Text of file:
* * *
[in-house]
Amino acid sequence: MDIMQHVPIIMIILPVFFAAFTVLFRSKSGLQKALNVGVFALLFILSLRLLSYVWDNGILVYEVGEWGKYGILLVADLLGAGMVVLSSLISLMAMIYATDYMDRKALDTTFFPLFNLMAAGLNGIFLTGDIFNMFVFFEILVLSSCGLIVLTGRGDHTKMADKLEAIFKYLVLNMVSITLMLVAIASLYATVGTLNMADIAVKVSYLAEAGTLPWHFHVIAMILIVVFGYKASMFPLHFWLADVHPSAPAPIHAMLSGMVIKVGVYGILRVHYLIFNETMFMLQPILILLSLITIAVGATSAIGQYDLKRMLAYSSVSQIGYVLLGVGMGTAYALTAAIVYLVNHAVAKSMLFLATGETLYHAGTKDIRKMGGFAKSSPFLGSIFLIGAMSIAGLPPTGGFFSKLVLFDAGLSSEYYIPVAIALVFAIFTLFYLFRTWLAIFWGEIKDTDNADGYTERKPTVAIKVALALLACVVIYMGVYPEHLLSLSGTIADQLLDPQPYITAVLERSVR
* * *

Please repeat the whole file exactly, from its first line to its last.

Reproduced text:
[in-house]
Amino acid sequence: MDIMQHVPIIMIILPVFFAAFTVLFRSKSGLQKALNVGVFALLFILSLRLLSYVWDNGILVYEVGEWGKYGILLVADLLGAGMVVLSSLISLMAMIYATDYMDRKALDTTFFPLFNLMAAGLNGIFLTGDIFNMFVFFEILVLSSCGLIVLTGRGDHTKMADKLEAIFKYLVLNMVSITLMLVAIASLYATVGTLNMADIAVKVSYLAEAGTLPWHFHVIAMILIVVFGYKASMFPLHFWLADVHPSAPAPIHAMLSGMVIKVGVYGILRVHYLIFNETMFMLQPILILLSLITIAVGATSAIGQYDLKRMLAYSSVSQIGYVLLGVGMGTAYALTAAIVYLVNHAVAKSMLFLATGETLYHAGTKDIRKMGGFAKSSPFLGSIFLIGAMSIAGLPPTGGFFSKLVLFDAGLSSEYYIPVAIALVFAIFTLFYLFRTWLAIFWGEIKDTDNADGYTERKPTVAIKVALALLACVVIYMGVYPEHLLSLSGTIADQLLDPQPYITAVLERSVR